In 1999, the Detroit Public School system had a positive fund balance of $246,300,000 according to a ten-year summary in their 2008 Comprehensive Annual Financial Report (pages 91-92). That was the same year that the DPS was taken over by the State of Michigan under Republican John Engler. The school district was placed under the control of an Emergency Financial Manager in 2009 and has been under a state-appointed Emergency Financial Manager or, more recently, an Emergency Manager continously since then, ostensibly to fix the financial crisis blamed on the DPS school boards prior to 1999.
How has the state takeover and the imposition of un-democratic emergency management worked out? As it turns out, not so well.
Yesterday we learned that the DPS budget deficit has not only not been reduced. It has actually skyrocketed under the three different Emergency Financial Managers/Emergency Managers that have run the district.
Detroit Public Schools’ deficit is growing by millions of dollars as it continues to borrow additional millions.
According to a quarterly report issued Wednesday by the Michigan Department of Education, the state’s largest district projected its deficit at $238.2 million as of June 30, up from $169.4 million a year earlier. The state report says DPS was among 14 districts whose deficits climbed in 2014-15.
Michelle Zdrodowski, a DPS spokeswoman, said factors behind the deficit spike included lower revenue from property taxes and asset sales, higher maintenance and utility costs and a charge for legal contingencies.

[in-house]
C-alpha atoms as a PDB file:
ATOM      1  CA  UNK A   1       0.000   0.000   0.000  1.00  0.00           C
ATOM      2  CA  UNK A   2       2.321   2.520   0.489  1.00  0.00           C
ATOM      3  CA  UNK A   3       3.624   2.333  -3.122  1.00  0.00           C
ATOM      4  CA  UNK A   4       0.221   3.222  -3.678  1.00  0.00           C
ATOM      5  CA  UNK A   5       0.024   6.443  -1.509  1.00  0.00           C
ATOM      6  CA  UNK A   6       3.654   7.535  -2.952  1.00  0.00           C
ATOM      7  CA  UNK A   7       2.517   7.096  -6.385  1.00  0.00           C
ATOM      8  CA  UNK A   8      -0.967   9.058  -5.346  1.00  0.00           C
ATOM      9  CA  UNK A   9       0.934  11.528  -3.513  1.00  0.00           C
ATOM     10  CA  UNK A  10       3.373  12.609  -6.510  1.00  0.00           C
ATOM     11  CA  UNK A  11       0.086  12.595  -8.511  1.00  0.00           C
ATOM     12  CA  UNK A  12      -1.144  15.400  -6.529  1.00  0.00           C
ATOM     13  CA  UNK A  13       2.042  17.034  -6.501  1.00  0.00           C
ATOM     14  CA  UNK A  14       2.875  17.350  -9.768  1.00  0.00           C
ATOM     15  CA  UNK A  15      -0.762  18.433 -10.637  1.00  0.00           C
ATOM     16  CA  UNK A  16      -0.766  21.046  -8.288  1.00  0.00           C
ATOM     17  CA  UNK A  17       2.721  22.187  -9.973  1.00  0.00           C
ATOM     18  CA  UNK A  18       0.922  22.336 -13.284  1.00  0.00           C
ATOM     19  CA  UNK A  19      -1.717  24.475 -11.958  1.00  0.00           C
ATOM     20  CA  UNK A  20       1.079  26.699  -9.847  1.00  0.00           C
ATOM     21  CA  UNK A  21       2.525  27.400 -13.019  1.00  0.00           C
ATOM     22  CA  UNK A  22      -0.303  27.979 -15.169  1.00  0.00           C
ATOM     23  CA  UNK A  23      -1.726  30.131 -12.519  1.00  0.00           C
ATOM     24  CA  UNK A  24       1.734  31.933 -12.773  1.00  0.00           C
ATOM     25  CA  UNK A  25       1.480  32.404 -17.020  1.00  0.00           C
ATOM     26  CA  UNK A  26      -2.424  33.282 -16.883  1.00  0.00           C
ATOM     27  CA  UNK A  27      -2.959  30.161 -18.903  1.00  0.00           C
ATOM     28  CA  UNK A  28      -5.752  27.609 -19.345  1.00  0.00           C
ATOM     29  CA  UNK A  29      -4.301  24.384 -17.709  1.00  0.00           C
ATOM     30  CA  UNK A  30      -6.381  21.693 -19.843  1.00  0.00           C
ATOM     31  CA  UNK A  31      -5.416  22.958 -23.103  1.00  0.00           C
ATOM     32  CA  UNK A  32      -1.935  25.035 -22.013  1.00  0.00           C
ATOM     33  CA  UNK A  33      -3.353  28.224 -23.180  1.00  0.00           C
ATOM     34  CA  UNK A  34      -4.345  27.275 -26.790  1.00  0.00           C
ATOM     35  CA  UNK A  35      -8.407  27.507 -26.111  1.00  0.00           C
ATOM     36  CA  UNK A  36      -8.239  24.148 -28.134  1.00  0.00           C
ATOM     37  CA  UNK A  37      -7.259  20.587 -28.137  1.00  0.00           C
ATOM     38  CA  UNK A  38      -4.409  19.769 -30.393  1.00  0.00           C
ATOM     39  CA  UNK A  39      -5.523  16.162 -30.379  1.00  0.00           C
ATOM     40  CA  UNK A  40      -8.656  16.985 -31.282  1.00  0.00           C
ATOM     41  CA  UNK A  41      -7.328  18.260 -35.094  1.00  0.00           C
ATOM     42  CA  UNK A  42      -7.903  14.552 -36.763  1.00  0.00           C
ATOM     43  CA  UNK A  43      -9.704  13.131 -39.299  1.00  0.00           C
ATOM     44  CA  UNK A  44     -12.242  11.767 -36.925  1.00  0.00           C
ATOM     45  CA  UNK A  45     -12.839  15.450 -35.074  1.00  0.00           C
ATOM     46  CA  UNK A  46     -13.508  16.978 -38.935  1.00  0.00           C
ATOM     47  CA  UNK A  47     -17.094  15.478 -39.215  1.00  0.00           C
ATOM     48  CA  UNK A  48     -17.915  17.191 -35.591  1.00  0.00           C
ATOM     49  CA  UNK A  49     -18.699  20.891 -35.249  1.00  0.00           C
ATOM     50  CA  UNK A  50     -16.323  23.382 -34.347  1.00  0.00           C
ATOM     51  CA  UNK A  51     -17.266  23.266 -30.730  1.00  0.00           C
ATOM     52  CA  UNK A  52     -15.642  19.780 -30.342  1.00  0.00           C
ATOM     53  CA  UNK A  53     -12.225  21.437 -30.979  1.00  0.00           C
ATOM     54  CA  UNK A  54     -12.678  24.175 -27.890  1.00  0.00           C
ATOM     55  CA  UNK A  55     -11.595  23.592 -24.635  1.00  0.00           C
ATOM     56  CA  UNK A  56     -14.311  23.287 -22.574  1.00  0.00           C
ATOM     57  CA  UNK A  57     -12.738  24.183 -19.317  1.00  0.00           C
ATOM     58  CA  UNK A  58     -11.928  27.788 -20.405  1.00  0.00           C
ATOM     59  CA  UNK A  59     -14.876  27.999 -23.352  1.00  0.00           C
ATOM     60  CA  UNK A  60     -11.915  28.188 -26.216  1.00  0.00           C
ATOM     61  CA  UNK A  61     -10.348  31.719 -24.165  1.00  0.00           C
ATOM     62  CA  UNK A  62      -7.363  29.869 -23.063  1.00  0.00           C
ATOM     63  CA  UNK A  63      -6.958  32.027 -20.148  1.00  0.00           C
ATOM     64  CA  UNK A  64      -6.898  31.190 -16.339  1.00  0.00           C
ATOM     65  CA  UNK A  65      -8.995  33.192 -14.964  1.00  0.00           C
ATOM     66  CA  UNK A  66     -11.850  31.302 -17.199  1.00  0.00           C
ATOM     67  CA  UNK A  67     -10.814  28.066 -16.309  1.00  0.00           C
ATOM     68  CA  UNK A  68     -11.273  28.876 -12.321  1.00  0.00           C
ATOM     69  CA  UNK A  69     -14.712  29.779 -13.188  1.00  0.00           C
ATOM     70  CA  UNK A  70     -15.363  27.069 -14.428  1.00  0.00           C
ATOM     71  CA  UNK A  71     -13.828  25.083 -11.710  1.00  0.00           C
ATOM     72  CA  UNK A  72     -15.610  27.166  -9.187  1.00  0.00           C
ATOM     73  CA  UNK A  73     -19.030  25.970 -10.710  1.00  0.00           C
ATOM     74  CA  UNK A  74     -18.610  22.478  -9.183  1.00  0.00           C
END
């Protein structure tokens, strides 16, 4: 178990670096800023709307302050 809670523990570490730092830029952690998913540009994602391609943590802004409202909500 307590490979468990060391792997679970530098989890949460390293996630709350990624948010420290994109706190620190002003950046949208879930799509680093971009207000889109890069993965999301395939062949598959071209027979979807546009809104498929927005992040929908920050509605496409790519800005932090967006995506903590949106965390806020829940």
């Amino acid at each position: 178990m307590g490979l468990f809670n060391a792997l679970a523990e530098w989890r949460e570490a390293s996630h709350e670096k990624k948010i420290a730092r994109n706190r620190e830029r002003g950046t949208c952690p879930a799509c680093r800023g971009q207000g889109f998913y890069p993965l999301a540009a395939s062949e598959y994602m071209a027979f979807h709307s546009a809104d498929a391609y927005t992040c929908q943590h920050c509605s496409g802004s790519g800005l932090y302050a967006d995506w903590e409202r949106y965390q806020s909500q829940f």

Friday, the district borrowed $121.2 million through the Michigan Finance Authority. State aid revenue notes to be issued by the finance authority carry a 5.75 percent interest rate and are due Aug. 22, 2016.
According to a state document detailing the financing, DPS has $337.8 million in outstanding loans.
So, to summarize, the year before Robert Bobb took over DPS as the first Emergency Financial Manager in 2009, the school had a $219 million deficit and now it’s $238.2 million.
In other words, in the 16 years since the state took over Detroit Public Schools because they believed the state could do a better job than the democratically-elected school board, the state government has not only not improved the financial picture, they have actually made it worse. If activists were to get their way and the state was compelled to return control to the local school board, they would be left to deal with almost a quarter billion dollars in debt that they are not responsible for.
If you are looking for proof that Michigan needs a better school funding model, this, I would argue, is it.
[Photo/graphic by Anne C. Savage, special to Eclectablog]